Jewish Holidays and Festivals
You shall rejoice in your festivals and shall be altogether joyful.
-- Deuteronomy 16:14-15
One has nothing else to do on a festival, only either to eat and drink or to sit and study.
-- Rabbi Eliezer, 1st century CE
What are the Jewish Holidays?
Like the rituals marking important events in the life cycle of each Jewish person, holidays and festivals are an important part of Jewish life.
They help to keep tradition alive, contribute to a sense of community and belonging, remind believers of important historical events, and ensure regular reflection and celebration of the sacred.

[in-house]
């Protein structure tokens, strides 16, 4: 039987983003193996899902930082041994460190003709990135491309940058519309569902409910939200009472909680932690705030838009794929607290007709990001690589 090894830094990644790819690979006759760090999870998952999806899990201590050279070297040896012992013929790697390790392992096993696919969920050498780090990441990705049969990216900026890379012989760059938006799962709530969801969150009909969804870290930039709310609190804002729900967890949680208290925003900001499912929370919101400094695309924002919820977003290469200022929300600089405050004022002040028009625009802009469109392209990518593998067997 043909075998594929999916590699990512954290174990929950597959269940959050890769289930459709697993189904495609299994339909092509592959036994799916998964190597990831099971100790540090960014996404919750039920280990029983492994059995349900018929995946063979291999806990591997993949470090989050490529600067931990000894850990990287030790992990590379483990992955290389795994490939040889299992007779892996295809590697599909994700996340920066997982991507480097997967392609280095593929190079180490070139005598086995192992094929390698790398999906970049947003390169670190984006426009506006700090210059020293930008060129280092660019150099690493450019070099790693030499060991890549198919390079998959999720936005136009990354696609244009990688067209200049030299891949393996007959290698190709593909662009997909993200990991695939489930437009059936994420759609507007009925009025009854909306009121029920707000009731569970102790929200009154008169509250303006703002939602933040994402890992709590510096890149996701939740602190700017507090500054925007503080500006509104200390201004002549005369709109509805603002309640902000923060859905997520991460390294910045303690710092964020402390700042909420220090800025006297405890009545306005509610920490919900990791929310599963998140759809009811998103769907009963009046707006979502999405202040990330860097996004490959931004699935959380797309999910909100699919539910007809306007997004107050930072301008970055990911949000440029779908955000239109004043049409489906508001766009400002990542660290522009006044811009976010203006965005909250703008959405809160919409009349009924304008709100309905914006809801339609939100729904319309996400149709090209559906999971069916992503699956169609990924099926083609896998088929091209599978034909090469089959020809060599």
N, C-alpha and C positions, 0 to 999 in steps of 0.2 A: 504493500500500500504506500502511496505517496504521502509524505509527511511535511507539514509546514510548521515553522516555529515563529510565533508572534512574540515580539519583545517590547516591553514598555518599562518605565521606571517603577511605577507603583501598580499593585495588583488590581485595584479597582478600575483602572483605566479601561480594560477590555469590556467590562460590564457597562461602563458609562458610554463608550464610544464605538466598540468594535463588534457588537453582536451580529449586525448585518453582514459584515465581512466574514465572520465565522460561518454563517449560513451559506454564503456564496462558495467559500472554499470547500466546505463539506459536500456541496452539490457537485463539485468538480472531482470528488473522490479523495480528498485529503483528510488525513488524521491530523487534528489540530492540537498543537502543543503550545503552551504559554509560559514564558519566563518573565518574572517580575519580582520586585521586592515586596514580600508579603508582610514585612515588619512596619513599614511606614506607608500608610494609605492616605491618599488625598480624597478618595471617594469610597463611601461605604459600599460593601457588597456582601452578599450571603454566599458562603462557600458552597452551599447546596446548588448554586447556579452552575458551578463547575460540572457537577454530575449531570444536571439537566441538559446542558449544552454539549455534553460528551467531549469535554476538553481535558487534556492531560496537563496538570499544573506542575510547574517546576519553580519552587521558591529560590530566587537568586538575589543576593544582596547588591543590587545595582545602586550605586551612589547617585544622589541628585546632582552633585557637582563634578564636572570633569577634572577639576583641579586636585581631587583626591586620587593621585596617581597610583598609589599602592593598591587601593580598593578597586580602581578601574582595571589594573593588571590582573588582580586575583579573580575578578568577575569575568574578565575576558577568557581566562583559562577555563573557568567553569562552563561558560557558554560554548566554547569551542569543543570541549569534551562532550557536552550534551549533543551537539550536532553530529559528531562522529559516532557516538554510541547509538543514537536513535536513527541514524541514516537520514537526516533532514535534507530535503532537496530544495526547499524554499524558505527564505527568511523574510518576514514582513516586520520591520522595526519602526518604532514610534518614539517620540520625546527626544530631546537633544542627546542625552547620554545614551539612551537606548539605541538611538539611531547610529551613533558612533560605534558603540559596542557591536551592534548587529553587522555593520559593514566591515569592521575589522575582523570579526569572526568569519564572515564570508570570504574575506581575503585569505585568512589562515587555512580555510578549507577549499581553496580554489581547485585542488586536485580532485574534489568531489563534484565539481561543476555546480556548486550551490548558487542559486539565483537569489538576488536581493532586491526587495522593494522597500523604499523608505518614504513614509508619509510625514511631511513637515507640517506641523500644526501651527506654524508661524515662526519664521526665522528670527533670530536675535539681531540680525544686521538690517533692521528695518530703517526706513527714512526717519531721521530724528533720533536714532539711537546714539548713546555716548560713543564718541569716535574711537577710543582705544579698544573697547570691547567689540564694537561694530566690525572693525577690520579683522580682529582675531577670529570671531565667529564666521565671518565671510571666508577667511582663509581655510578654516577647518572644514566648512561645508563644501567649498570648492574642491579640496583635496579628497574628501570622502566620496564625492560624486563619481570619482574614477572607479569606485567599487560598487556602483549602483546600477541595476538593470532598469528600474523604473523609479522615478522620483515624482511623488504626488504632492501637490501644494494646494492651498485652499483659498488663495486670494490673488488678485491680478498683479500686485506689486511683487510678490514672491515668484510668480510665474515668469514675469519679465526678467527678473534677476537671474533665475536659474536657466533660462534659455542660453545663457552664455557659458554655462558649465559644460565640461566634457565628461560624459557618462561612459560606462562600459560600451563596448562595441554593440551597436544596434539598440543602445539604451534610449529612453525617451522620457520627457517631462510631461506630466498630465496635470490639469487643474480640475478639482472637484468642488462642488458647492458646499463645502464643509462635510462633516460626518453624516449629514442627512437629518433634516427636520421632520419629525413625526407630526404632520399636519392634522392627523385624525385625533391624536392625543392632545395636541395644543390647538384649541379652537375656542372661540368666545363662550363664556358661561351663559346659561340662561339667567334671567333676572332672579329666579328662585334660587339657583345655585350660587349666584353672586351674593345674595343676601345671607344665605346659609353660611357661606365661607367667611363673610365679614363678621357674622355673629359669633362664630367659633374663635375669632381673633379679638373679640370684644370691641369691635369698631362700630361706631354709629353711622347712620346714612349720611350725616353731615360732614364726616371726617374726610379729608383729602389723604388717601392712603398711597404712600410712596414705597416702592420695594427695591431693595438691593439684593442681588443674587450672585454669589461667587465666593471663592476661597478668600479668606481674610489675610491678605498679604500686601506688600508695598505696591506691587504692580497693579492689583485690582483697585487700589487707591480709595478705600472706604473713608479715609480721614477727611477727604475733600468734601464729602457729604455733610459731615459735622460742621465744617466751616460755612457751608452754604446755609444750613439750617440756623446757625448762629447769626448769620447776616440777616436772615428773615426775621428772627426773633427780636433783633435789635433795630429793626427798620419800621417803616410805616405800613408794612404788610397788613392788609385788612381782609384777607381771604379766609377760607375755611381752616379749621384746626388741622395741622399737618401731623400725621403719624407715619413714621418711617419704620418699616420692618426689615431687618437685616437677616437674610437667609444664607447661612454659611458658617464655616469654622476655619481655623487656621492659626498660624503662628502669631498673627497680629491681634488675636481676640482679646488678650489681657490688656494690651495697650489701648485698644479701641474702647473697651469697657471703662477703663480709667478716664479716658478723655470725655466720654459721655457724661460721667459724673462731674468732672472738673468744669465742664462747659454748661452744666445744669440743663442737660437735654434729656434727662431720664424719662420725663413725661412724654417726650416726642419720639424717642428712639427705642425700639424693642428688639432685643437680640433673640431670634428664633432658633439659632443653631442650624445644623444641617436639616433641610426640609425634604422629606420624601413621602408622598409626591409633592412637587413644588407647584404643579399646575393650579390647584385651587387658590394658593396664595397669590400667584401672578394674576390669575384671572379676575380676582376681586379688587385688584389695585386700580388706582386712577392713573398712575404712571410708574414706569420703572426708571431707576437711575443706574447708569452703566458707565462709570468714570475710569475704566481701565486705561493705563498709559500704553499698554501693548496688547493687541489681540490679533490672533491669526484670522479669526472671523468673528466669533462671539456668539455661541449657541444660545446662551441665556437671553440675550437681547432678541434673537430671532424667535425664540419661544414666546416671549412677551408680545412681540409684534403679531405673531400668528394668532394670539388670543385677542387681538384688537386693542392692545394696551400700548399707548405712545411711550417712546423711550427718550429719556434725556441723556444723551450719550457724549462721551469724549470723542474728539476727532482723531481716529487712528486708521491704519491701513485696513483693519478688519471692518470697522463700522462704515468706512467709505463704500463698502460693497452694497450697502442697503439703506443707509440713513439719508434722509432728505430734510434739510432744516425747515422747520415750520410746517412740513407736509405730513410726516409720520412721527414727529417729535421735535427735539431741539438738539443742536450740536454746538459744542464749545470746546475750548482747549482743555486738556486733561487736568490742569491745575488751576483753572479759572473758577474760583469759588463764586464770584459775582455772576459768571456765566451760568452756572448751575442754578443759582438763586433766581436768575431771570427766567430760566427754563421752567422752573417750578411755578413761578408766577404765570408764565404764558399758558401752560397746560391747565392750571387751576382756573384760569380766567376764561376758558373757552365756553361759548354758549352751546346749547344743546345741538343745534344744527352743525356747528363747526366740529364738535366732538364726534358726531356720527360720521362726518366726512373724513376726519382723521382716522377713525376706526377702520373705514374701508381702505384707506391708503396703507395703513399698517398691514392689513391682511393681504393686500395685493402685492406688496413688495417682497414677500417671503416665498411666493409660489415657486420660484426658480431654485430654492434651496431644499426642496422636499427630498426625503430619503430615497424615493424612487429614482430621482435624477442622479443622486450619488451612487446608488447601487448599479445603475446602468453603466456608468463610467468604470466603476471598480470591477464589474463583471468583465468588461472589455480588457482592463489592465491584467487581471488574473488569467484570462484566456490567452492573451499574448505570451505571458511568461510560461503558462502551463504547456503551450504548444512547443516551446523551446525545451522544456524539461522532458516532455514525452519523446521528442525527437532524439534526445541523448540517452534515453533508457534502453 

The most important Jewish holy days are the Sabbath, the three pilgrimage festivals (Passover, Shavuot, and Sukkot) and the two High Holy Days (Rosh Hashanah and Yom Kippur). It is forbidden to work on any of these days.
Shabbat (the Sabbath)
Days of Awe
Hanukkah (the Festival of Lights)
Jewish New Year (Rosh Hashanah)
Festival of Booths (Sukkot)
15th of Shevat (Tu B'Shevat)
The Day of Atonement (Yom Kippur)
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